Hawaii did not allow same-sex marriages or civil unions, but two unmarried people can register for a reciprocal beneficiary relationship, which provides some of the rights and benefits that come with marriage. The bill was written to become law on January 1, 2010, would allow all couples to obtain rights equal to those of married couples, and make Hawaii the only state in the Western United States to allow civil unions instead of domestic partnerships.Honolulu Star-Advertiser
The Honolulu Star-Advertiser is the largest daily newspaper in Hawaii, formed in 2010 with the merger of The Honolulu Advertiser and the Honolulu Star-Bulletin after the acquisition of the former by Black Press, which already owned the latter. The paper sells for $1 in Oahu ($1.25 for other islands) daily or $2.25 ($3.25 for other islands) Sundays/Thanksgiving Day; prices are higher outside Hawaii.Honolulu Star-Bulletin
The Honolulu Star-Bulletin was a daily newspaper based in Honolulu, Hawaii, United States. At the time publication ceased on June 6, 2010, it was the second largest daily newspaper in the state of Hawaiʻi (after the Honolulu Advertiser). The Honolulu Star-Bulletin, along with a sister publication called MidWeek, was owned by Black Press of Victoria, British Columbia, Canada and administered by a council of local Hawaii investors. The daily merged with the Advertiser on June 7, 2010, to form the Honolulu Star-Advertiser, after Black Press's attempts to find a buyer fell through.Honolulu Weekly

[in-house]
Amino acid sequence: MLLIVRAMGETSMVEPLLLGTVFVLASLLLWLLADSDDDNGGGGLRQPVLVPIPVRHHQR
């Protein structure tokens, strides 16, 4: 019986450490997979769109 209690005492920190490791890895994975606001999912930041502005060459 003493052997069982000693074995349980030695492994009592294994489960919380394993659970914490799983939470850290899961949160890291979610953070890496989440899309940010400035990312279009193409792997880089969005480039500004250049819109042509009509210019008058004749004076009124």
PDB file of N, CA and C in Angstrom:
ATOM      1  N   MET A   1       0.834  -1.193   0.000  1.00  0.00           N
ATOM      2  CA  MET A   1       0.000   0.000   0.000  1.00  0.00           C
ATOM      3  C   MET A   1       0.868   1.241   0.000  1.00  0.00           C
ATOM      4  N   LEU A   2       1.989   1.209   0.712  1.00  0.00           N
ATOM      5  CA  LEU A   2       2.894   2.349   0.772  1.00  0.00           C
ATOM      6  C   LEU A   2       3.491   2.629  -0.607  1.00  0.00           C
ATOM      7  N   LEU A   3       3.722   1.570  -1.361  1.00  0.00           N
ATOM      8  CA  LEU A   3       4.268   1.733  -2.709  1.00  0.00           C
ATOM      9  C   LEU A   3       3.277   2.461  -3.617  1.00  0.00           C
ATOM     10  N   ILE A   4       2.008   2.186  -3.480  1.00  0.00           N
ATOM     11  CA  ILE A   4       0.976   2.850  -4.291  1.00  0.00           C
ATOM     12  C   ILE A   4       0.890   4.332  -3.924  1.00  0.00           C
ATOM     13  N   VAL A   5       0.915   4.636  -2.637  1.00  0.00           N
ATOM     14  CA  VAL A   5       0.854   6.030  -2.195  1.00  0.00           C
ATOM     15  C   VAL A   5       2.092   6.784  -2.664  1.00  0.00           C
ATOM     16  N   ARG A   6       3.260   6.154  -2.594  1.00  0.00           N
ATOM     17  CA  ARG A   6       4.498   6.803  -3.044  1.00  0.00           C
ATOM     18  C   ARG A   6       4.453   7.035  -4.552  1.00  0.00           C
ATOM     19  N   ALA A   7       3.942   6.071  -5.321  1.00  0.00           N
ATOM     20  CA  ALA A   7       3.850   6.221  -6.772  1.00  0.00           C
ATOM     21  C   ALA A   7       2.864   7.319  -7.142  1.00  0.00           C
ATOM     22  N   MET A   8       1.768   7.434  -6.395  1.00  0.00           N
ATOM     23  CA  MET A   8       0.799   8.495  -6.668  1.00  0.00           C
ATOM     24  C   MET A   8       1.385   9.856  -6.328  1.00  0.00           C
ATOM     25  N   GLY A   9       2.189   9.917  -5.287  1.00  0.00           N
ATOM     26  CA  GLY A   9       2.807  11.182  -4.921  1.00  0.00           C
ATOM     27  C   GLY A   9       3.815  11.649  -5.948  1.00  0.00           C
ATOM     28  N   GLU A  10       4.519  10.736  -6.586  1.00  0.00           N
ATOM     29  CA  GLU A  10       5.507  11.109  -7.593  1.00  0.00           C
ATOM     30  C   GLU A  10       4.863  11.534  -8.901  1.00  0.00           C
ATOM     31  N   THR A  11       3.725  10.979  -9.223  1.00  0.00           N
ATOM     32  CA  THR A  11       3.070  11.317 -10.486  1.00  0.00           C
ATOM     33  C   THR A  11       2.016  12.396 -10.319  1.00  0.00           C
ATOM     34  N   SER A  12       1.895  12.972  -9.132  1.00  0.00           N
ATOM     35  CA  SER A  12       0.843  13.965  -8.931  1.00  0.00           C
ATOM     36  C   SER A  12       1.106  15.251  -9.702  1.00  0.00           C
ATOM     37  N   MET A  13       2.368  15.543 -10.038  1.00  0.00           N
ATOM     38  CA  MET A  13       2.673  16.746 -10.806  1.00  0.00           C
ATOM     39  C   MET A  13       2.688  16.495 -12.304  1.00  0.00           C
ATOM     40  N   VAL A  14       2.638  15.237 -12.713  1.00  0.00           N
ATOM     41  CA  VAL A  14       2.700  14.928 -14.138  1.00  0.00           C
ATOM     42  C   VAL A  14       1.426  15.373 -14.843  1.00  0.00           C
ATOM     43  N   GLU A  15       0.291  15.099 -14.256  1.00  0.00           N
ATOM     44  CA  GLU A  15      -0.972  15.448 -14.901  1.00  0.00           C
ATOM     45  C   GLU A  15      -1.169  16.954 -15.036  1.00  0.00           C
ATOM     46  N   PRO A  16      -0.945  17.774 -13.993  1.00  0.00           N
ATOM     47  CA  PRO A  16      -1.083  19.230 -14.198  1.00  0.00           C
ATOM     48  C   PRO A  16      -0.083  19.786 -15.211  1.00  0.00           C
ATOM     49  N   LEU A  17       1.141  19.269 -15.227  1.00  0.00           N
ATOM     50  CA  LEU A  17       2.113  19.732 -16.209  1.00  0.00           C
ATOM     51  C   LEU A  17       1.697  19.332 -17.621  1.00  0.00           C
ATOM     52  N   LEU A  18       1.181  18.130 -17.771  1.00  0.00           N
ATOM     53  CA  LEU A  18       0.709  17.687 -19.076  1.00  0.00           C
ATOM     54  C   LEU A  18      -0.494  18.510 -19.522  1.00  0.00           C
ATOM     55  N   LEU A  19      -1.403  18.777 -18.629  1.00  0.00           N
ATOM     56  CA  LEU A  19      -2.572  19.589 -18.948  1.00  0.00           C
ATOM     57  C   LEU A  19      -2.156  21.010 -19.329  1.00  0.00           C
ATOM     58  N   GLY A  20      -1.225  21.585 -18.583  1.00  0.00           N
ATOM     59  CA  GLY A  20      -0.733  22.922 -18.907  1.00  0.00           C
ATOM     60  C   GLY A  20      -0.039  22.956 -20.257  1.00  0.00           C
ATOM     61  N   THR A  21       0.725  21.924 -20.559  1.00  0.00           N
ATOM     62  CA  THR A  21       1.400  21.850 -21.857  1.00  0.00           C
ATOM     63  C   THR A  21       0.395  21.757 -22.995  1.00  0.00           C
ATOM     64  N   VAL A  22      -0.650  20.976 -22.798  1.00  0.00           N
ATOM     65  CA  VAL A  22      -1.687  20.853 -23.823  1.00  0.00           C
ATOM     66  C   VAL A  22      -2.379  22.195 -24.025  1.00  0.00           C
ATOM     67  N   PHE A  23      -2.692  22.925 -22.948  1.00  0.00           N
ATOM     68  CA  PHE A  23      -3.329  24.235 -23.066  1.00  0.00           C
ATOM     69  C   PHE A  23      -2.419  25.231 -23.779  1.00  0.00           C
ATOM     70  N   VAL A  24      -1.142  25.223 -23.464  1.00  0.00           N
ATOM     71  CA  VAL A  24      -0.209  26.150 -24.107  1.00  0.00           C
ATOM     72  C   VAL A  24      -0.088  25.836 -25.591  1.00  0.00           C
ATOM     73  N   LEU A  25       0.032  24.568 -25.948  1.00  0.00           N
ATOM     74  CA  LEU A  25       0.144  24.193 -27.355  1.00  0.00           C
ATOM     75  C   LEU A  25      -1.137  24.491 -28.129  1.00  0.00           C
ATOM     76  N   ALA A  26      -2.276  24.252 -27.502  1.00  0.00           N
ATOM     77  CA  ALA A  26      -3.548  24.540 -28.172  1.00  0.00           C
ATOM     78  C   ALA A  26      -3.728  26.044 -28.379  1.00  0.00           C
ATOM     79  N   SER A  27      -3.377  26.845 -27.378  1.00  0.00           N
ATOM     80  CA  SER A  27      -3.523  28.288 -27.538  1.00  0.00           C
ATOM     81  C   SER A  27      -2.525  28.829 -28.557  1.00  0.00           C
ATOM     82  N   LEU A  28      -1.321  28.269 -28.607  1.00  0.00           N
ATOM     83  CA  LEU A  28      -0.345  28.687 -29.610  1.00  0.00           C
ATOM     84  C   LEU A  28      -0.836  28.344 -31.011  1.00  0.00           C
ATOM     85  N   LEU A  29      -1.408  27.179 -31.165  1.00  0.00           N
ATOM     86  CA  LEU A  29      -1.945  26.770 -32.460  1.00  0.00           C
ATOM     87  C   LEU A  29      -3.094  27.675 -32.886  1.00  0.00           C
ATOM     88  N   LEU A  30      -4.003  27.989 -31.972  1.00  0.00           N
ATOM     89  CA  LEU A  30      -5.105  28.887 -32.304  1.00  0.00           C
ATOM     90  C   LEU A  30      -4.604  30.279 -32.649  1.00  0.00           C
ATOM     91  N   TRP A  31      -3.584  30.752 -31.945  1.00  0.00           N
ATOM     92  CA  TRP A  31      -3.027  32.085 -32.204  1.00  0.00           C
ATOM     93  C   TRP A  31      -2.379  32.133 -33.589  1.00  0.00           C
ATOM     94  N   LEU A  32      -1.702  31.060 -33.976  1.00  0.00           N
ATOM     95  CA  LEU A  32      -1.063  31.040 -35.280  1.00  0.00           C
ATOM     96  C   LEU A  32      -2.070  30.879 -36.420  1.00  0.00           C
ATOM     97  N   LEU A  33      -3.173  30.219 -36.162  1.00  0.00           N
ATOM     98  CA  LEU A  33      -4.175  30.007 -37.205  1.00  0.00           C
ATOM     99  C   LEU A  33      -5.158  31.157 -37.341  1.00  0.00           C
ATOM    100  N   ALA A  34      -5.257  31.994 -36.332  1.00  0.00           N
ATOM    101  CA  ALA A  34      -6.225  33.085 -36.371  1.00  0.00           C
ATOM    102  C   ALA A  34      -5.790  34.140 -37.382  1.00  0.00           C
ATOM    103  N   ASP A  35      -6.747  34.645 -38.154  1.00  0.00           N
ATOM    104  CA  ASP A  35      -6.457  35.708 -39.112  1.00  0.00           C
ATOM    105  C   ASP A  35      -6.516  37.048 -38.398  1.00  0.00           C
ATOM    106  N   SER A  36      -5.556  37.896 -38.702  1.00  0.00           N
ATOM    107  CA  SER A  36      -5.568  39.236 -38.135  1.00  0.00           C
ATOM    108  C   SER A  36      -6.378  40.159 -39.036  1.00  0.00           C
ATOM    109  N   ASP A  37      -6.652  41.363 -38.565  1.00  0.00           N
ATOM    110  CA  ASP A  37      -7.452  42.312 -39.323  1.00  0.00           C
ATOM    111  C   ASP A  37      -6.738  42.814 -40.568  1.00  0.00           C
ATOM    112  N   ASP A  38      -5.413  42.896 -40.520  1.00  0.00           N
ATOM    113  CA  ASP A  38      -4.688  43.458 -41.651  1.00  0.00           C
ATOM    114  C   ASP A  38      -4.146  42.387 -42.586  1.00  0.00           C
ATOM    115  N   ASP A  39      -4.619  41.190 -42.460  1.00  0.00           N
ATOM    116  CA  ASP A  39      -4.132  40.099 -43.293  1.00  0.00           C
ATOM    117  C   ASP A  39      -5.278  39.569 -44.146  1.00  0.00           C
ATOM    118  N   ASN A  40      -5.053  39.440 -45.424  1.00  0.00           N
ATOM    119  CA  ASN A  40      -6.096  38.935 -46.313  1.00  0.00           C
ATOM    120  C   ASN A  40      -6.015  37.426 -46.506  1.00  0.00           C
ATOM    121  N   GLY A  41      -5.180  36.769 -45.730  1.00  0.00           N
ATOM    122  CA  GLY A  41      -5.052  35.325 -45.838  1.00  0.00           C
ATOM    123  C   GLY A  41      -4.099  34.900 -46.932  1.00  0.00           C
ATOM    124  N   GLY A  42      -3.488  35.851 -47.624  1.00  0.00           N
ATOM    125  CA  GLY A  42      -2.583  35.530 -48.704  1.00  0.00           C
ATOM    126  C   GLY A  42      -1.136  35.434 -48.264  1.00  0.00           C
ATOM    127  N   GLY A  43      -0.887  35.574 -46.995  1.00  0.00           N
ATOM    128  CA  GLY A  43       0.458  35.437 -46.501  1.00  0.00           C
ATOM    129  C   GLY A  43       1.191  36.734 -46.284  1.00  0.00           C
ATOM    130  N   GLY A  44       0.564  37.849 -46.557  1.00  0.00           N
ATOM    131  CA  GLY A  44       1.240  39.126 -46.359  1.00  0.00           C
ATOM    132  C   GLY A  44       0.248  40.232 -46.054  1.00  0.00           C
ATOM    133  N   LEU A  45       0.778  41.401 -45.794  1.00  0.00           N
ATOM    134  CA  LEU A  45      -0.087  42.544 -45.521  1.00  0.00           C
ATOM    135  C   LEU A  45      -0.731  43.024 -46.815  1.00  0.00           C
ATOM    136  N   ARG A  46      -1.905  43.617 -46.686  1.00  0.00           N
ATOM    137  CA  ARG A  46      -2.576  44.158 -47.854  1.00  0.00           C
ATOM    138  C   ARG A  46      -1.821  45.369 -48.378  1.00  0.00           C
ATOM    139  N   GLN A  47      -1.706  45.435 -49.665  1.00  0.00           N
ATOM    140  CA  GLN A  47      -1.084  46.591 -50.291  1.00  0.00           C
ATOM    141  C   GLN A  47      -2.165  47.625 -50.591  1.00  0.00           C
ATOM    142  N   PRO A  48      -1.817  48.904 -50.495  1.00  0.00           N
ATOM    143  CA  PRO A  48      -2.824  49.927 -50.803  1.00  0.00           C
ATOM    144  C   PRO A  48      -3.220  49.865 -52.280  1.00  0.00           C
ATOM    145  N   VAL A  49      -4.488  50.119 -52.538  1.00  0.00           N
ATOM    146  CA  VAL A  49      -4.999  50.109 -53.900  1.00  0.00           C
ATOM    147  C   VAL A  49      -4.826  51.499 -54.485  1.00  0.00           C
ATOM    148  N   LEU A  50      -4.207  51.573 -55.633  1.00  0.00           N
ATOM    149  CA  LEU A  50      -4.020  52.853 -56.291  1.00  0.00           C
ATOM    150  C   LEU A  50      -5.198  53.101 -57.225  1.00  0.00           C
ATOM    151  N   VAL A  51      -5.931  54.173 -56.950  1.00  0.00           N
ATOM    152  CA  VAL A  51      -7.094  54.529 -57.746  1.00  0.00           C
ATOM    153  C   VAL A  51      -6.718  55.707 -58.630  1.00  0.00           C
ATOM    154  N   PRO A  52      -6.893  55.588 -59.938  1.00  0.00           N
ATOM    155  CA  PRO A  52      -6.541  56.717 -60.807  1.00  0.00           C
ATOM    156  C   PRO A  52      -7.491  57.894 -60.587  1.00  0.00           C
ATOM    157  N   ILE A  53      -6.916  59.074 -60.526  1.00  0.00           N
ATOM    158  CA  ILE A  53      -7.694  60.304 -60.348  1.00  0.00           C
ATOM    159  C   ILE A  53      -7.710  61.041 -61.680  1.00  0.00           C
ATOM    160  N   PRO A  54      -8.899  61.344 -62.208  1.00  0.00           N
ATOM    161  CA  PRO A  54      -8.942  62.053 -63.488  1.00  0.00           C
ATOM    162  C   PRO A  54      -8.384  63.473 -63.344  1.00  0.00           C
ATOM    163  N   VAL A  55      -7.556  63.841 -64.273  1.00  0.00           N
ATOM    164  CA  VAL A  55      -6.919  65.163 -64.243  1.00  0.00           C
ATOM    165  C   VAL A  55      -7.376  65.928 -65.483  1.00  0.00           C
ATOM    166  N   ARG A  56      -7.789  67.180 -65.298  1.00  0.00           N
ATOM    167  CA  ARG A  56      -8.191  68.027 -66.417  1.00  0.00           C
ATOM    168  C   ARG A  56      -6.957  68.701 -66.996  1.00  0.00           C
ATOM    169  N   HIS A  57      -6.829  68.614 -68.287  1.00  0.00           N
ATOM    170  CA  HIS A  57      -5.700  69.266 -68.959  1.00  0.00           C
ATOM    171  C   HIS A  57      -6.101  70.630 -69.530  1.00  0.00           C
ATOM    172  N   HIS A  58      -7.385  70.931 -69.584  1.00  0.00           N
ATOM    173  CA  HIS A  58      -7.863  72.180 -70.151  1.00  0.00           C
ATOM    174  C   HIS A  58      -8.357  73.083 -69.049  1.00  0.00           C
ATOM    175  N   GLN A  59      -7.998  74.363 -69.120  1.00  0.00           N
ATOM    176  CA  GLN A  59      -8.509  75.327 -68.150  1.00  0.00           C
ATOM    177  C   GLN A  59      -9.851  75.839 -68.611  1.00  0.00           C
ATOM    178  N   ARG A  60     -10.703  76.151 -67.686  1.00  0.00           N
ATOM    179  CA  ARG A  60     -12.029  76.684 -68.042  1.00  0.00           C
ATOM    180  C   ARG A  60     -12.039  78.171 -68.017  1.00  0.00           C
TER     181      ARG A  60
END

Honolulu Weekly was an alternative weekly newspaper published in Honolulu, Hawaiʻi. Founded by Laurie V. Carlson, it began publishing in the summer of 1991, ostensibly to fill gaps in investigative reporting left by the two main dailies, Honolulu Star-Bulletin and The Honolulu Advertiser, which were under a joint operating agreement at the time, but creating new gaps in taste and perspective. In May 2005 the Weekly acquired the Kona-based Hawaii Island Journal.  The Hawaii Island Journal published its last issue on Friday, June 13, 2008. The Honolulu Weekly published its final issue on June 5, 2013 and ceased operations. Publisher Carlson cited low ad revenues and the failure to find a buyer as among the primary reasons for shutting the paper down.Iolani Luahine
ʻIolani Luahine (January 31, 1915 – December 10, 1978), born Harriet Lanihau Makekau, was a native Hawaiian kumu hula, dancer, chanter and teacher, who was considered the high priestess of the ancient hula. The New York Times wrote that she was "regarded as Hawaii's last great exponent of the sacred hula ceremony," and the Honolulu Advertiser wrote: "In her ancient dances, she was the poet of the Hawaiian people." The ʻIolani Luahine Hula Festival was established in her memory, and awards a scholarship award each year to encourage a student to continue the study of hula.Lena Machado